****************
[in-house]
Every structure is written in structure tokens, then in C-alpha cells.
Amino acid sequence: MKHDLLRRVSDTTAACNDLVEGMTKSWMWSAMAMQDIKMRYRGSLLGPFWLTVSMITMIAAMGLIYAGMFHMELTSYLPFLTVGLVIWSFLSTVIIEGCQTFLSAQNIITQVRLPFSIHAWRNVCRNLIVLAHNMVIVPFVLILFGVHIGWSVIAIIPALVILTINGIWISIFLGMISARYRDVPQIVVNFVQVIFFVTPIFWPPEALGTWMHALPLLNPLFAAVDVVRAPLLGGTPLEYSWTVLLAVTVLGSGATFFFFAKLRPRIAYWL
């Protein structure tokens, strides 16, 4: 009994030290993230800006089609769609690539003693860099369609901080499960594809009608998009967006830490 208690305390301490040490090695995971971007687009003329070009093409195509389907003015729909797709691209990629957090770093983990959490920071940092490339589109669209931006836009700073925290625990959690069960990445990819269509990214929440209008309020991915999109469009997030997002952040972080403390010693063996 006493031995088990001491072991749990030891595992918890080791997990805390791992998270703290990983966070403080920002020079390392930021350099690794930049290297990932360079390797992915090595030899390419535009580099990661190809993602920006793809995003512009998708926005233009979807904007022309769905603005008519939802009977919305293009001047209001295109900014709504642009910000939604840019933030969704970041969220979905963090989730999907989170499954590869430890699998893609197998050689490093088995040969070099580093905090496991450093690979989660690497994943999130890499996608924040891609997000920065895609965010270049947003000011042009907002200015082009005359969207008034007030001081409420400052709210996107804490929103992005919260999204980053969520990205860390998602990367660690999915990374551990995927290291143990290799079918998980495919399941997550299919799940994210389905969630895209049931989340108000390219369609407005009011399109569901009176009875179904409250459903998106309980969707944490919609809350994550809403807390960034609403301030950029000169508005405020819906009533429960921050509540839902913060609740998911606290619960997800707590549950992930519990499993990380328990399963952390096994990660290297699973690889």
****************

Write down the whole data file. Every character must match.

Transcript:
[in-house]
Every structure is written in structure tokens, then in C-alpha cells.
Amino acid sequence: MKHDLLRRVSDTTAACNDLVEGMTKSWMWSAMAMQDIKMRYRGSLLGPFWLTVSMITMIAAMGLIYAGMFHMELTSYLPFLTVGLVIWSFLSTVIIEGCQTFLSAQNIITQVRLPFSIHAWRNVCRNLIVLAHNMVIVPFVLILFGVHIGWSVIAIIPALVILTINGIWISIFLGMISARYRDVPQIVVNFVQVIFFVTPIFWPPEALGTWMHALPLLNPLFAAVDVVRAPLLGGTPLEYSWTVLLAVTVLGSGATFFFFAKLRPRIAYWL
């Protein structure tokens, strides 16, 4: 009994030290993230800006089609769609690539003693860099369609901080499960594809009608998009967006830490 208690305390301490040490090695995971971007687009003329070009093409195509389907003015729909797709691209990629957090770093983990959490920071940092490339589109669209931006836009700073925290625990959690069960990445990819269509990214929440209008309020991915999109469009997030997002952040972080403390010693063996 006493031995088990001491072991749990030891595992918890080791997990805390791992998270703290990983966070403080920002020079390392930021350099690794930049290297990932360079390797992915090595030899390419535009580099990661190809993602920006793809995003512009998708926005233009979807904007022309769905603005008519939802009977919305293009001047209001295109900014709504642009910000939604840019933030969704970041969220979905963090989730999907989170499954590869430890699998893609197998050689490093088995040969070099580093905090496991450093690979989660690497994943999130890499996608924040891609997000920065895609965010270049947003000011042009907002200015082009005359969207008034007030001081409420400052709210996107804490929103992005919260999204980053969520990205860390998602990367660690999915990374551990995927290291143990290799079918998980495919399941997550299919799940994210389905969630895209049931989340108000390219369609407005009011399109569901009176009875179904409250459903998106309980969707944490919609809350994550809403807390960034609403301030950029000169508005405020819906009533429960921050509540839902913060609740998911606290619960997800707590549950992930519990499993990380328990399963952390096994990660290297699973690889």